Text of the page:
Marietta Street

From Wikipedia, the free encyclopedia
Jump to: navigation, search
Marietta Street, 1864
Looking northwest up Marietta Street from Five Points
Statue of Henry W. Grady in the median at Forsyth St.
Federal Reserve Bank of Atlanta, now the State Bar of Georgia builiding, early 1920s

Marietta Street is a historic street in Downtown Atlanta. The street leads from Atlanta towards the town of Marietta, as its name indicates. It begins as one of the five streets intersecting at Five Points, leading northwest, forming the southern border of Downtown's Fairlie-Poplar district, continuing through Downtown's Luckie Marietta district, then entering West Midtown's Marietta Street Artery neighborhood, until terminating at its junction with West Marietta St., Brady Ave., and 8th St.

Marietta street is one of the original seven streets in Atlanta, along with Decatur, Whitehall, Peachtree, Pryor, Loyd (now Central), and Alabama.[1]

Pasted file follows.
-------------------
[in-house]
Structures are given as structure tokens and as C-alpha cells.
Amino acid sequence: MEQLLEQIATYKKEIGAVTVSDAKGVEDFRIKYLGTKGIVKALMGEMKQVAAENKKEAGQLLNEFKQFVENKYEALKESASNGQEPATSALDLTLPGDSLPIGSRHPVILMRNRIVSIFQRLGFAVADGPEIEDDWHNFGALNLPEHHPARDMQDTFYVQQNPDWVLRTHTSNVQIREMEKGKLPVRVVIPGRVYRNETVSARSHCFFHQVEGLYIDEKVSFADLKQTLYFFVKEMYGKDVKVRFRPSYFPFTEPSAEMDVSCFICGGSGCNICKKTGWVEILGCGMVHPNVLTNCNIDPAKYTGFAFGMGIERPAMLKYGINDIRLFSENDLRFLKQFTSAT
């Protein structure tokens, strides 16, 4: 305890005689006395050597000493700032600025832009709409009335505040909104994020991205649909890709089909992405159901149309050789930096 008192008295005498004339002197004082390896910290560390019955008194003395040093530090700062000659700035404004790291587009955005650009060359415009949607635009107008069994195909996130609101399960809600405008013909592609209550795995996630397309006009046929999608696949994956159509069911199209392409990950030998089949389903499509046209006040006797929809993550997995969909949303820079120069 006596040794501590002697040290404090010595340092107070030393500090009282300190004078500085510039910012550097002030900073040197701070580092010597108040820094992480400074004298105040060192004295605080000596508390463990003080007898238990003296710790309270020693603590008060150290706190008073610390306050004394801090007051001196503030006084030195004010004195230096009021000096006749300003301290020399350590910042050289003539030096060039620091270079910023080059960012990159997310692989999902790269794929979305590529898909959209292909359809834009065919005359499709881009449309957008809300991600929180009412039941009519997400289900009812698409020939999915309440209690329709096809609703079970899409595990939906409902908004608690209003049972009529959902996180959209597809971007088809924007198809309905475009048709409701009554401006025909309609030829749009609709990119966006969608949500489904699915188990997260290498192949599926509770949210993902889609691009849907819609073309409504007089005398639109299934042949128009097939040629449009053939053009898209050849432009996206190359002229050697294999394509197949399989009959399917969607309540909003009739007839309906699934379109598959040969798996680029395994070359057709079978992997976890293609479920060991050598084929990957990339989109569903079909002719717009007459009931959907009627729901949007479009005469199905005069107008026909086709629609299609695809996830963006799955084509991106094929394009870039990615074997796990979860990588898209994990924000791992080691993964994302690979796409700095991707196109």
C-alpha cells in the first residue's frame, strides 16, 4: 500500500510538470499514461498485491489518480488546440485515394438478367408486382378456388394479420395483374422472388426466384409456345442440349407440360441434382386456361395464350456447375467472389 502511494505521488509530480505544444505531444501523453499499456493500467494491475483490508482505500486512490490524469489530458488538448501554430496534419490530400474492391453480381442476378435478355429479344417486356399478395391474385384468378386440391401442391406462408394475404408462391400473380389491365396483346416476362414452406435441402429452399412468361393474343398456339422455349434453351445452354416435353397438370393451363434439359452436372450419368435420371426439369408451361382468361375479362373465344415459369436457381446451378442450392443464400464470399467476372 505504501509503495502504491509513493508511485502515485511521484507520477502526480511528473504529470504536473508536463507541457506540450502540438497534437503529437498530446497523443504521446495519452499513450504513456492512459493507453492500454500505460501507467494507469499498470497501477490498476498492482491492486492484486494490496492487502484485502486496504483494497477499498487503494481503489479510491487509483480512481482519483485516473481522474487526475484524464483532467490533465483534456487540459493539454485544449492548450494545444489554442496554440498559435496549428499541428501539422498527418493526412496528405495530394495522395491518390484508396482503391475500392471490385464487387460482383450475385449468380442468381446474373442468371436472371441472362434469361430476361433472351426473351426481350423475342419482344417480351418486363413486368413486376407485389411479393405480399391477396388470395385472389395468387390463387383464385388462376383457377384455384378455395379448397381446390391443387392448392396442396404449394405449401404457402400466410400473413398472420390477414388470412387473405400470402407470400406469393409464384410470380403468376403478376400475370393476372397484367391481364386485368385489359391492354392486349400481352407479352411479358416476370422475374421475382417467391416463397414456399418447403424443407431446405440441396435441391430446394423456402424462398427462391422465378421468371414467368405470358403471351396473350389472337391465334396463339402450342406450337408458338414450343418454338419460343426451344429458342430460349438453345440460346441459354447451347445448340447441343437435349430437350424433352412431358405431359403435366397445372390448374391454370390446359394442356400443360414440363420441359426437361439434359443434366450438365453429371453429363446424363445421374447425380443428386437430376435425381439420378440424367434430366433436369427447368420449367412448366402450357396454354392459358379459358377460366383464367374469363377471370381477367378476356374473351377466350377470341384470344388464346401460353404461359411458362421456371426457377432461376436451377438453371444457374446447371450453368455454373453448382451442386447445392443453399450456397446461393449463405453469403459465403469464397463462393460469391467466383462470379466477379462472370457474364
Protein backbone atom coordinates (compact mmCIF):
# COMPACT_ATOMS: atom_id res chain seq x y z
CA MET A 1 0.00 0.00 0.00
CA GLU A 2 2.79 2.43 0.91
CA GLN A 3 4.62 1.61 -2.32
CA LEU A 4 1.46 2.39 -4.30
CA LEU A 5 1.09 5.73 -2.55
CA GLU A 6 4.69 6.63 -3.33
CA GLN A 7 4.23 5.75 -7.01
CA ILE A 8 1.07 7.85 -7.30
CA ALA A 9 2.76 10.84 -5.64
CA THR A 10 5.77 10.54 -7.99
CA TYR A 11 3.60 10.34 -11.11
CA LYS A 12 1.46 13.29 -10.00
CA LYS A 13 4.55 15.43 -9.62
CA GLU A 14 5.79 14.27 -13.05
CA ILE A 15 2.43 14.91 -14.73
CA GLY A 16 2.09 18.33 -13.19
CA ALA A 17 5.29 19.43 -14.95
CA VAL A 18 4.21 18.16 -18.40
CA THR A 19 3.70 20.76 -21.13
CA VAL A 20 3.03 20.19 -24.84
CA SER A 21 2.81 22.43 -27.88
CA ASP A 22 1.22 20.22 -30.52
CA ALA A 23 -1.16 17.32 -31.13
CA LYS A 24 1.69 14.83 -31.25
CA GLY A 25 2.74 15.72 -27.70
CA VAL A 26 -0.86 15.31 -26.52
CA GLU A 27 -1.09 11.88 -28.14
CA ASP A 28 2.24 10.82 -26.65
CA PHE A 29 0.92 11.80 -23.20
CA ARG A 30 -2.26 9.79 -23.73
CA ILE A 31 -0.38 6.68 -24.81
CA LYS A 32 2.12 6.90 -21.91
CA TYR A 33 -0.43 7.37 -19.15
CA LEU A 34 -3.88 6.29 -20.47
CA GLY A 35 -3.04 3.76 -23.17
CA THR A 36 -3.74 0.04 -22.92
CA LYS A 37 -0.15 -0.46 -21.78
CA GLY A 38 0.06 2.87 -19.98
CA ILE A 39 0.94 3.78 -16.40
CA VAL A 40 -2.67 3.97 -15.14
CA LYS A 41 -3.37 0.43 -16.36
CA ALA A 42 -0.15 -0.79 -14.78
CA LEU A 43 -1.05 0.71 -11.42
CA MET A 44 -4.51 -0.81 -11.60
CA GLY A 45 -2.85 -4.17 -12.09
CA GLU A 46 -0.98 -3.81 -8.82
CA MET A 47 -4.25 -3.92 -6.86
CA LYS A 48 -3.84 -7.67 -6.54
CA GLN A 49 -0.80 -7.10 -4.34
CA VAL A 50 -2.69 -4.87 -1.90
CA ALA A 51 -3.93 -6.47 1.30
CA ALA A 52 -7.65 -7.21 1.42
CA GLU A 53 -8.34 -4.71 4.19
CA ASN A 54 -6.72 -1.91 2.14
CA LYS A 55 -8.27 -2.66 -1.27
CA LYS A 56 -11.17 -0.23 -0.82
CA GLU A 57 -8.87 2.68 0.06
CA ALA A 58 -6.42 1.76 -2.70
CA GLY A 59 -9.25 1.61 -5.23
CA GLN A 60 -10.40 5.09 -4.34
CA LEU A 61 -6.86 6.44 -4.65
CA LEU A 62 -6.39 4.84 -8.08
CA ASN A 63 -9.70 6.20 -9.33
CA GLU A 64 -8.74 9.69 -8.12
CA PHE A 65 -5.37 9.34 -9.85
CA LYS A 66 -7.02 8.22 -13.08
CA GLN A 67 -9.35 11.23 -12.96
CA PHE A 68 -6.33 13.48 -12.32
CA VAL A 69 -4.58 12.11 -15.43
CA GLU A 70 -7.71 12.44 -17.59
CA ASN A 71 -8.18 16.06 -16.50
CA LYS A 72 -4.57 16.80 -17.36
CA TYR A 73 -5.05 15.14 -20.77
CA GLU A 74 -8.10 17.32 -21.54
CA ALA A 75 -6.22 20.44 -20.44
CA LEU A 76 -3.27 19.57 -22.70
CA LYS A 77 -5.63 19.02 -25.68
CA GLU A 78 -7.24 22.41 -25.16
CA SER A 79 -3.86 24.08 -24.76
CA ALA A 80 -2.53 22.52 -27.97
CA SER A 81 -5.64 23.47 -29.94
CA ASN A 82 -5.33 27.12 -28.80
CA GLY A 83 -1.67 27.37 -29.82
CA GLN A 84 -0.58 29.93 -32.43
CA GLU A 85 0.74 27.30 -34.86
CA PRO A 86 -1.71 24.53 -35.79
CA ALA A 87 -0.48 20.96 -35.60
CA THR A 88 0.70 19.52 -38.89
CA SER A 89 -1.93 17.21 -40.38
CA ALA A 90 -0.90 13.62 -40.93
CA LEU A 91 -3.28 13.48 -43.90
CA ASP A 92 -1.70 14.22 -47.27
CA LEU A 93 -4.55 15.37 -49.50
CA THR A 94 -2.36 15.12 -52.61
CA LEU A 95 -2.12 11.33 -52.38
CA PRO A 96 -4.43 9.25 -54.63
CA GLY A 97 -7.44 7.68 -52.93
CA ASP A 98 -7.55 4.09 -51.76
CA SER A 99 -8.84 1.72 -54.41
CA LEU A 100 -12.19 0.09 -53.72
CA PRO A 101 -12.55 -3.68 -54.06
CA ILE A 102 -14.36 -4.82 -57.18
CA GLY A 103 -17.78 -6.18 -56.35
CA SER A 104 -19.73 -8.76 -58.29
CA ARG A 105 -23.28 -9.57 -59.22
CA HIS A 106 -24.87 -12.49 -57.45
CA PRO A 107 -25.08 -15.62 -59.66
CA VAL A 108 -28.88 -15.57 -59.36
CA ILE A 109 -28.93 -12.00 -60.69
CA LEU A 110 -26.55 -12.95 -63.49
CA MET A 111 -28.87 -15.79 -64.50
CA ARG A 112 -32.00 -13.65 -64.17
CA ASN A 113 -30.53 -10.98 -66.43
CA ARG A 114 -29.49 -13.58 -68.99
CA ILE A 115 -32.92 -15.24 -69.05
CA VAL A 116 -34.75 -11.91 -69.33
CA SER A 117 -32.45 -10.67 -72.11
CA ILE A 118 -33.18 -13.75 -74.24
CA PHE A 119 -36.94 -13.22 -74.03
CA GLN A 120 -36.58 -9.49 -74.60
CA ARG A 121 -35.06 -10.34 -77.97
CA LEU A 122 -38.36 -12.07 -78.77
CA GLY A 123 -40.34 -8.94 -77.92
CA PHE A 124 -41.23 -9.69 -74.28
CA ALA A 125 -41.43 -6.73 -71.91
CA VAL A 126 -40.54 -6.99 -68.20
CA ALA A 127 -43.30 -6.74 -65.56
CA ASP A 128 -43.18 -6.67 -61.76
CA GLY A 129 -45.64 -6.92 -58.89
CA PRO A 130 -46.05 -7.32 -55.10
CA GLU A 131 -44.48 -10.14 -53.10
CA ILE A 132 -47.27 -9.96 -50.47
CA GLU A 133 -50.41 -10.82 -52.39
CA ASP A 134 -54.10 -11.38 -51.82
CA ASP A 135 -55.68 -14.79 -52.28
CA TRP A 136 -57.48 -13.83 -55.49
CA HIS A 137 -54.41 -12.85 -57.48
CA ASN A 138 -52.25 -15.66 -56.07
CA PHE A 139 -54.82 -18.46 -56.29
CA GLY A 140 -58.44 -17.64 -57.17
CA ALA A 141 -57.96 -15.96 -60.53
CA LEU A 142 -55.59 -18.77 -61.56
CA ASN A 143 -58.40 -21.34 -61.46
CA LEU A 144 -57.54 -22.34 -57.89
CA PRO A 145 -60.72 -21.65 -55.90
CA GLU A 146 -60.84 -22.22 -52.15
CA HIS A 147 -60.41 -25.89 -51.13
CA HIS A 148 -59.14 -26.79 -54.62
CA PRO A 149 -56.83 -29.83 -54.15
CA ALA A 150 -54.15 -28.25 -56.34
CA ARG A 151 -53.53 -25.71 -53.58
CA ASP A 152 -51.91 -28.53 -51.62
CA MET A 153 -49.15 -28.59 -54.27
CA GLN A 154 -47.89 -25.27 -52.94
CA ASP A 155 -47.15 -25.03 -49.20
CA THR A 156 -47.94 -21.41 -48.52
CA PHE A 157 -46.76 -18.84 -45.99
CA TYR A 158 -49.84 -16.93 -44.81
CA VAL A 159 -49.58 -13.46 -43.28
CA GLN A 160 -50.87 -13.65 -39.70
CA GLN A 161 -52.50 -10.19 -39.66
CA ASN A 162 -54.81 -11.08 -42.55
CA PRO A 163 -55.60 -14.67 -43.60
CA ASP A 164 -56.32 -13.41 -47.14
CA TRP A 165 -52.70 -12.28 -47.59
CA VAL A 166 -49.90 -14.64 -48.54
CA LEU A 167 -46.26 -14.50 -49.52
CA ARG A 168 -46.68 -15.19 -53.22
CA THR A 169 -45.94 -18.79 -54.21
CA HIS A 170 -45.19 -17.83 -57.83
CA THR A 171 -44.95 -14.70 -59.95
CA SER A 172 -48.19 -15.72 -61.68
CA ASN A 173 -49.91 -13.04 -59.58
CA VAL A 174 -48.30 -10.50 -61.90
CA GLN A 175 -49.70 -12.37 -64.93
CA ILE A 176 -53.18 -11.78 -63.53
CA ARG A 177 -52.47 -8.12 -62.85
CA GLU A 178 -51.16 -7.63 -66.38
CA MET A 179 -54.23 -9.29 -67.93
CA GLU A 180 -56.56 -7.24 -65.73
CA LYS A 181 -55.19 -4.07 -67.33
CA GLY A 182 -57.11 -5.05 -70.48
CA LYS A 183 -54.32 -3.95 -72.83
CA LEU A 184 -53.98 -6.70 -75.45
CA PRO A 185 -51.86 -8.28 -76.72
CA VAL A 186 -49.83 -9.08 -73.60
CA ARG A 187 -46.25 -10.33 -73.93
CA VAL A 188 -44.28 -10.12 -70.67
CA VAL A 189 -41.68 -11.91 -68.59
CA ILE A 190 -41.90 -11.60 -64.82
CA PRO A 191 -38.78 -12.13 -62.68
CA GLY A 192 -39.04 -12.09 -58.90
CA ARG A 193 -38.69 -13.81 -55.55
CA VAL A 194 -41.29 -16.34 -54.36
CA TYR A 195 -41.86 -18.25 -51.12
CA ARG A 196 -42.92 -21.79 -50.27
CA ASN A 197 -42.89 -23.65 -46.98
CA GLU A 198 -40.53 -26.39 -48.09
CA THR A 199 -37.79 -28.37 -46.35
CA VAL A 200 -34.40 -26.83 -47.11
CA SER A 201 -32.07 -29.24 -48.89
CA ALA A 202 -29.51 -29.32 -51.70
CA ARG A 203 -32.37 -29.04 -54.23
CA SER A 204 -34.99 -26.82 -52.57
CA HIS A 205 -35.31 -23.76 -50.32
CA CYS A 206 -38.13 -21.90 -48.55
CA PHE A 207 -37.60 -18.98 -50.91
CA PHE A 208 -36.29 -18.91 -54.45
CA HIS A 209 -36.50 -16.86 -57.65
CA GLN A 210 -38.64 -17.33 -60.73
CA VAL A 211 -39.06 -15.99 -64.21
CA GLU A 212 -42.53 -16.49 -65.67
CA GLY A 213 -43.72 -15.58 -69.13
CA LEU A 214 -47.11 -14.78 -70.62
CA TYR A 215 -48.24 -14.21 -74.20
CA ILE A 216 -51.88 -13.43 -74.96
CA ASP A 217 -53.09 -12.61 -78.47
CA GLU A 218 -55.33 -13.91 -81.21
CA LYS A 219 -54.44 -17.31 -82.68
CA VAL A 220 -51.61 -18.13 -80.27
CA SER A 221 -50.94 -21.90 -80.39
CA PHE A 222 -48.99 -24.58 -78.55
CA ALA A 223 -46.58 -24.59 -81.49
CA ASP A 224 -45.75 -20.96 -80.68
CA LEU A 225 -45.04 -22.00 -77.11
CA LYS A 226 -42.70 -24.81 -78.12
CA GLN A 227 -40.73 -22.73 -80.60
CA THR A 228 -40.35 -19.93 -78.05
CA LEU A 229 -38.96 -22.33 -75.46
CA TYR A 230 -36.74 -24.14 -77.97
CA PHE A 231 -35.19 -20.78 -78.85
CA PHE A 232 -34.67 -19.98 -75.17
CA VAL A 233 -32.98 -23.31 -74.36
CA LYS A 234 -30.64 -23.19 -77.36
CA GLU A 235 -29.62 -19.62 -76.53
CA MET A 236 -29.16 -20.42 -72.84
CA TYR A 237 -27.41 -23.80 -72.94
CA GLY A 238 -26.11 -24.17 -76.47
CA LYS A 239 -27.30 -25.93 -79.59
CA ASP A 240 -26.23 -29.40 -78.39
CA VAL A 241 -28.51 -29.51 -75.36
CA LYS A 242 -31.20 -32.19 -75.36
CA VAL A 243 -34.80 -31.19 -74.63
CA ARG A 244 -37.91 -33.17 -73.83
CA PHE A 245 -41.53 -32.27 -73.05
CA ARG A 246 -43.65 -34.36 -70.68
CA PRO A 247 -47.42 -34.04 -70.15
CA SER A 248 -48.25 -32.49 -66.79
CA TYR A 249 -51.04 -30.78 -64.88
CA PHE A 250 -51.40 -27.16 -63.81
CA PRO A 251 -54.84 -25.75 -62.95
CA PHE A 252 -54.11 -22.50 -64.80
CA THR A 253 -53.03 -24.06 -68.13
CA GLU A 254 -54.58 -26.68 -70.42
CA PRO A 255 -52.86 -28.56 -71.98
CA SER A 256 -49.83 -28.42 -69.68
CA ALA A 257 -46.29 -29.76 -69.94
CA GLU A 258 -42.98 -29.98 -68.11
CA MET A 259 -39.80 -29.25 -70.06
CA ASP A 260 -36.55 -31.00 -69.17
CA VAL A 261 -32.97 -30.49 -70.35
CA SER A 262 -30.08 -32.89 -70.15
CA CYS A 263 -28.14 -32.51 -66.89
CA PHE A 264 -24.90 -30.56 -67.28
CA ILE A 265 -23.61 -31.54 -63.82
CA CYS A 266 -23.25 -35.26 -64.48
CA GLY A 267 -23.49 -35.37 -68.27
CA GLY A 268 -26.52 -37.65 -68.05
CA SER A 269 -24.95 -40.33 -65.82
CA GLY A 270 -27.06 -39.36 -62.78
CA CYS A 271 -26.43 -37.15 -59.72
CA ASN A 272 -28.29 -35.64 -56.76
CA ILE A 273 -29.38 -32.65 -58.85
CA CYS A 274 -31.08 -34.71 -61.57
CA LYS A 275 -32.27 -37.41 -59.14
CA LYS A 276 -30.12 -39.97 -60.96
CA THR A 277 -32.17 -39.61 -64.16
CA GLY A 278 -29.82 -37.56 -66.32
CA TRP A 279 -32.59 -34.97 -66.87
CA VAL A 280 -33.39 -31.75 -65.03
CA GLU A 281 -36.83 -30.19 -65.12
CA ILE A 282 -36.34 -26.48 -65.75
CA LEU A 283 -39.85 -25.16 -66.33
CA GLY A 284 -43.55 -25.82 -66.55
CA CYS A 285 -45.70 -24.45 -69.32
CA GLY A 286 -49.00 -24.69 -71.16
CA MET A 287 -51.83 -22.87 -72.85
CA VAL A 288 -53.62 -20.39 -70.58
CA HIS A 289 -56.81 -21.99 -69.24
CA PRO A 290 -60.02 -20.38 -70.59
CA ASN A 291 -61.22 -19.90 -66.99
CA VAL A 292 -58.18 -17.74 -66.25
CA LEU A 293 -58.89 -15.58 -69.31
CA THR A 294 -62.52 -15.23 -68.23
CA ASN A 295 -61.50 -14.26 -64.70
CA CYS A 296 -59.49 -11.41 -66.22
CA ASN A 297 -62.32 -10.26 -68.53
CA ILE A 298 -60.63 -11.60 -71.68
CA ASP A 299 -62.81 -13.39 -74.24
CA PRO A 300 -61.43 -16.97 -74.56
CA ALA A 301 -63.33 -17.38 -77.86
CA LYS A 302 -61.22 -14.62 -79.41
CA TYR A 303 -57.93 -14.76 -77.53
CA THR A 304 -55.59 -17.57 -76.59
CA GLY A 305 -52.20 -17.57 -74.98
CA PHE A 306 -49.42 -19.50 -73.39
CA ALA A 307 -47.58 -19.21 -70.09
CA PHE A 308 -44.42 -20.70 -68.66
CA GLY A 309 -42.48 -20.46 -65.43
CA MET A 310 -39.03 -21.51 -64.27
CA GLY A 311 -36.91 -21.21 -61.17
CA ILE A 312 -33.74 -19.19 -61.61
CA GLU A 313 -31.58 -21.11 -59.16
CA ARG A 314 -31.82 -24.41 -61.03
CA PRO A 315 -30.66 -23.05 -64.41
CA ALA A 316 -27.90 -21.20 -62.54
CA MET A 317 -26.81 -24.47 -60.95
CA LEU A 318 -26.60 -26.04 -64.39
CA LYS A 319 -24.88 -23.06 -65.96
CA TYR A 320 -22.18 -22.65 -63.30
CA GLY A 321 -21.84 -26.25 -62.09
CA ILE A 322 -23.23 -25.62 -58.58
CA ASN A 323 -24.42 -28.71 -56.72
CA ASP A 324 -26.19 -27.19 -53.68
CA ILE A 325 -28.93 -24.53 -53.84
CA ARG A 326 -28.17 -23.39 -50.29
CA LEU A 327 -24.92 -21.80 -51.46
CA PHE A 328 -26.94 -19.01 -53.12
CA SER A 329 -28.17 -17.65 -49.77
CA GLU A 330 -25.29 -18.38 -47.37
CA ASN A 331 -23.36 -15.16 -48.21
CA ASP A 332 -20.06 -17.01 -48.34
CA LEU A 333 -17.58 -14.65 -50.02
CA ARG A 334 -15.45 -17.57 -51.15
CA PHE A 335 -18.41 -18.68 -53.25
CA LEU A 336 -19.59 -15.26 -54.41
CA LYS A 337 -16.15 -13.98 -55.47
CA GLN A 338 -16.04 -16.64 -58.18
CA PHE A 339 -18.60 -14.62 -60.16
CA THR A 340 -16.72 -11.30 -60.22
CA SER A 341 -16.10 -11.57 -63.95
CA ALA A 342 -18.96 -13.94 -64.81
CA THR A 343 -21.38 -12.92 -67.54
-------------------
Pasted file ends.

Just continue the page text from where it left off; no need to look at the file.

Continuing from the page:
Before the American Civil War, the finest residences were located on both sides of Marietta Street, extending westwards from Five Points for about a mile.[2] In the first years of the 20th century, several of the city's tallest skyscrapers were built on Marietta Street, and a concentration of financial companies were headquartered on the street, such as the Third and Fourth National Banks of Atlanta, and later, the Atlanta Trust Company and Citizens & Southern National Bank.

Notable buildings and sites, from Five Points northwestwards, include:

Notable buildings no longer standing include:

  • Norcross Building (4 Marietta St. - current location of the Andrew Young School of Policy Studies
  • 48 Marietta St. (NE corner of Forsyth St.), where President Woodrow Wilson had his law offices starting in 1881[4](building demolished, site currently occupied by 56 Marietta St. building)
  • 55 Marietta St. was the site of the United States Post Office and Customs House (built 1878), which served from 1910-1930 as City Hall (demolished 1930s)[5]

See also Marietta Street Artery for notable industrial architecture in the northern reaches of Marietta Street.

External links[edit]

References[edit]